No picks in this edition. Just hot sports opinions on a Monday morning.
Authentic All-Star Games
Both feature the best of the best in their respective sport. Both include great plays and highlights. Only one really matters.
And that’s why hockey at the Olympics is easily the best all-star event in sports. Yes, I know it’s not considered an official “all-star” event. But it includes high drama, intense rivalry, as well as a physical edge that no all-star game could ever match.
The greatest part? The best is yet to come. If you were lucky enough to get up early on Saturday morning and catch the Russia-USA game that went to a shootout, you saw one of the greatest games played in quite some time.
If you thought that was good, wait until the probable Canada-USA match-up in the semifinals later this week.
Who won the NBA All-Star Game anyway? Yeah, I don’t care either.
I’m sorry, but this is ridiculous.
Pro teams have started the trend of giving out championship rings to many of its staff. Recently there has been a push towards giving them to interns, ushers, parking attendants and the like. The Mavericks gave its fans an opportunity to buy a ring.
I used to think that these types of offers were fine, if not warranted, especially for the front office staff of a team. But at the end of the day, the real men (or women) that earned the championship really should be the only ones that get rings. My vote would be to limit the rings to the players, coaches, trainers and sport staff.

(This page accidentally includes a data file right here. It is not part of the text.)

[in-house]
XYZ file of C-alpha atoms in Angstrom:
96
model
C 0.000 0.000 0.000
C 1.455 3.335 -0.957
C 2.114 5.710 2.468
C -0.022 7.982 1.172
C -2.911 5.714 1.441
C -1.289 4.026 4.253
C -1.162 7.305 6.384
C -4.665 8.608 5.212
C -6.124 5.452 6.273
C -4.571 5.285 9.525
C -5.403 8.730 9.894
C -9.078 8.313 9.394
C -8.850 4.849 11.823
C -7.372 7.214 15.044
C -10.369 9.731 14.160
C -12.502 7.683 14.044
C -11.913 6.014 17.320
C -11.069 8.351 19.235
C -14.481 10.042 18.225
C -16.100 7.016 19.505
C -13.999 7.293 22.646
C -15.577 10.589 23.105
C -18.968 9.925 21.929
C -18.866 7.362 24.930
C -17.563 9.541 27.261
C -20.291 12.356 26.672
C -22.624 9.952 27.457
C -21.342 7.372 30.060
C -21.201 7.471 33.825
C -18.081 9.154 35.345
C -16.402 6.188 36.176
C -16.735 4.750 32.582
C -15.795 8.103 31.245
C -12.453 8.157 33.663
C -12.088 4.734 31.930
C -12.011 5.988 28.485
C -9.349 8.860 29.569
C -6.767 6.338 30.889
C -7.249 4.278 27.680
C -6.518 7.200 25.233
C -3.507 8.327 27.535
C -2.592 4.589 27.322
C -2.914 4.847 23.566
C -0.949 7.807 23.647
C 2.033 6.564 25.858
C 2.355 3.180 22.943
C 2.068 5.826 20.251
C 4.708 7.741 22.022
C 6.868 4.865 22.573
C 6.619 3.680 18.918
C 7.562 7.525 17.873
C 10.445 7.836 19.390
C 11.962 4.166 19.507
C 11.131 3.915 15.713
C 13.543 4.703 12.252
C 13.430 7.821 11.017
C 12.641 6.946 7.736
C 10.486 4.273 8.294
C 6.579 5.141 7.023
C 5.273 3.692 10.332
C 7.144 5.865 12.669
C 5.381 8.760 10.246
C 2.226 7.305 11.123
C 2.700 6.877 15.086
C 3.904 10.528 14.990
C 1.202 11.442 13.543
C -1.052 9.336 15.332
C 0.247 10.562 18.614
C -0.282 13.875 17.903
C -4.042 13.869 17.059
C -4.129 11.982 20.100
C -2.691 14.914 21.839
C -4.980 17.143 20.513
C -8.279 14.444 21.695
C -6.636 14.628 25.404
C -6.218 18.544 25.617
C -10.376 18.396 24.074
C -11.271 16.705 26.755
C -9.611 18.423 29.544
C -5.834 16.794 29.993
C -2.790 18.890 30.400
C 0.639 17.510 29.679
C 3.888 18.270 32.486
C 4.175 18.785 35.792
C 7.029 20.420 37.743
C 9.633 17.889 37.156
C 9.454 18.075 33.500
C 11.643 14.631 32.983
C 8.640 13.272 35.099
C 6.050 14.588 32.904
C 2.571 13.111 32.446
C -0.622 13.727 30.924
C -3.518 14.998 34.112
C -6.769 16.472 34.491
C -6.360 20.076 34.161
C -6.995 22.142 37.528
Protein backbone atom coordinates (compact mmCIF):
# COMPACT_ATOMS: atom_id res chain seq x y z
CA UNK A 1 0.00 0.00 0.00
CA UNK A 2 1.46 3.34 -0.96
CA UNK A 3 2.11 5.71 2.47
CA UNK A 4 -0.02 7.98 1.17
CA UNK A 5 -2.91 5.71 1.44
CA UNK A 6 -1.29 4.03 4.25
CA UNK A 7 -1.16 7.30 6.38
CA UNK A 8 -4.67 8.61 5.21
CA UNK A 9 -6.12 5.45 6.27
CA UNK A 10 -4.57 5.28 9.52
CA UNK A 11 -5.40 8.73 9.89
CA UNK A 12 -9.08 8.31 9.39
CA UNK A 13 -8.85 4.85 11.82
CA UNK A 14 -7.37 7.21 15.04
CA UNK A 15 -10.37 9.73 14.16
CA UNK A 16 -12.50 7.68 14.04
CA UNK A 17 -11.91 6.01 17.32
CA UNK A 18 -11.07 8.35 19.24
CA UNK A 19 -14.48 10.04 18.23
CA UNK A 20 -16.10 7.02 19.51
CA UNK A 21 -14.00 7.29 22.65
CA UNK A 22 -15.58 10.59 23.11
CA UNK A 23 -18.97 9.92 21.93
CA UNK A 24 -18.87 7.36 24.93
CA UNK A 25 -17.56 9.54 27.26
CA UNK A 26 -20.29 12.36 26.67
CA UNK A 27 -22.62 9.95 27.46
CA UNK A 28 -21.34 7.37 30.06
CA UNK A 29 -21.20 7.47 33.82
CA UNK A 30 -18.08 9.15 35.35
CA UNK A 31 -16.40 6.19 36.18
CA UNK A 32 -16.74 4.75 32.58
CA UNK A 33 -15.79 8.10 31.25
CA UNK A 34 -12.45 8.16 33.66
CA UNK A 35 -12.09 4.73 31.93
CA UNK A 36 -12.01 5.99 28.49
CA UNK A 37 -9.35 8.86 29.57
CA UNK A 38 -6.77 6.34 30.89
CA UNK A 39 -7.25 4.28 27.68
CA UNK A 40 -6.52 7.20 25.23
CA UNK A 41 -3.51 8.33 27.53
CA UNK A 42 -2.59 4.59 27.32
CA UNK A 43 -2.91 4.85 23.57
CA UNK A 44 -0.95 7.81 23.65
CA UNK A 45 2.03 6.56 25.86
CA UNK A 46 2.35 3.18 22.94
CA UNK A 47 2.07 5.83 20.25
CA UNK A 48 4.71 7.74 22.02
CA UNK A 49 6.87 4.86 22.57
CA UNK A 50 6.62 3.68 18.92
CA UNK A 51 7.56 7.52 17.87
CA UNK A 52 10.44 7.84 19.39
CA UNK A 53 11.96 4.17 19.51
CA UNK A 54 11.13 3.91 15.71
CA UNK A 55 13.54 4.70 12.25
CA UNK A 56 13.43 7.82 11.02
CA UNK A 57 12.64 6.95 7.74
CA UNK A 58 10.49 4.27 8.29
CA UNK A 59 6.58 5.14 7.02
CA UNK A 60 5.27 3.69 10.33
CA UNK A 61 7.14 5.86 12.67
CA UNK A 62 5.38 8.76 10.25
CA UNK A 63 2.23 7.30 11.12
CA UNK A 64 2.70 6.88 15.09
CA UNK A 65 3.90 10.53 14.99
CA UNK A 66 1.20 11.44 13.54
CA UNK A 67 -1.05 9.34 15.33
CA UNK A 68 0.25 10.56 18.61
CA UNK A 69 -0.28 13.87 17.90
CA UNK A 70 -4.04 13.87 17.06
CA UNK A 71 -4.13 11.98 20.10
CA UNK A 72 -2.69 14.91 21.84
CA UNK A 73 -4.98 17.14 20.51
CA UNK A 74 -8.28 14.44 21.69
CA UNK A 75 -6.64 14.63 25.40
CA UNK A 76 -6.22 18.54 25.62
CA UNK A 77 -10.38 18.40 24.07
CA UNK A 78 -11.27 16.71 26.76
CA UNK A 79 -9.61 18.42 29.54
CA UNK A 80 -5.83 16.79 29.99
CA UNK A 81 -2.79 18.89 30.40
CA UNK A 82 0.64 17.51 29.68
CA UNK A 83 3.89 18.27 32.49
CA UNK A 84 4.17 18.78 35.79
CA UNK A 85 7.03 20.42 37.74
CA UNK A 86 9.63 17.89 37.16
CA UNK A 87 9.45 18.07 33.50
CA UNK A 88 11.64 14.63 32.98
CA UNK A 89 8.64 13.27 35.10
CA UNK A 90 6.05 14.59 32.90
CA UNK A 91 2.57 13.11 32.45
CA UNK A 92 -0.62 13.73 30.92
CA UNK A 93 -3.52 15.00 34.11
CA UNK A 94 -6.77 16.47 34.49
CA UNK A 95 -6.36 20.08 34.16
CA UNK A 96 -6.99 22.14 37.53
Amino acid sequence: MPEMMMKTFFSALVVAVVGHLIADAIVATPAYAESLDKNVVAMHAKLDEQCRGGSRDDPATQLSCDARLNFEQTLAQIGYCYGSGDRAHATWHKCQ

The VP of ticket sales? Congratulations. You sell tickets. And now you have a chance to sell more. You should not get a ring.
Have you ever seen the Stanley Cup? Some of the names engraved on it are ridiculous. I’m friends with some of them; fellow NHL PR guys who have no business with their name on the best trophy in sports.
Kyler Murray, star QB for the Allen Eagles – you get a ring. Tom Smith from third period French – no.
The Customer is Not Always Right
Last weekend, Oklahoma State’s Marcus Smart ended up in the stands at the end of a play at Texas Tech, and shoved fan Jeff Orr after calling Smart, “a piece of crap” (according to Orr). Smart was suspended for three games for his actions and he apologized to Orr, his teammates and coaches.
Now, first off – Smart never should have shoved Orr. There is no excuse for those types of actions by a player to a fan.
But that doesn’t mean that Smart was the only one in the wrong here. Mr. Orr has a track record of being an over-boisterous fan, who often calls opposing players names and uses profanity (check out this beauty from a few years ago from a game vs. Texas A&M in which he makes a crude hand gesture). Most Big 12 teams know who he is and don’t care for his actions. Which means Texas Tech knows about it too, yet has done nothing to stop him, which basically means they condoned his methods.
Fans pay a lot of money to attend games and do have the right to cheer for their team and voice displeasure on a bad call, etc. I’m a huge fan of hecklers, as long as they remain in good taste with their actions. But the customer (or fan) is not always right, especially in this case.
Most people know that Smart was wrong in his actions. Most also probably feel that he was justified a little bit, and glad that Mr. Orr is finally getting some notice for his negative actions as a fan that he has been practicing way too long.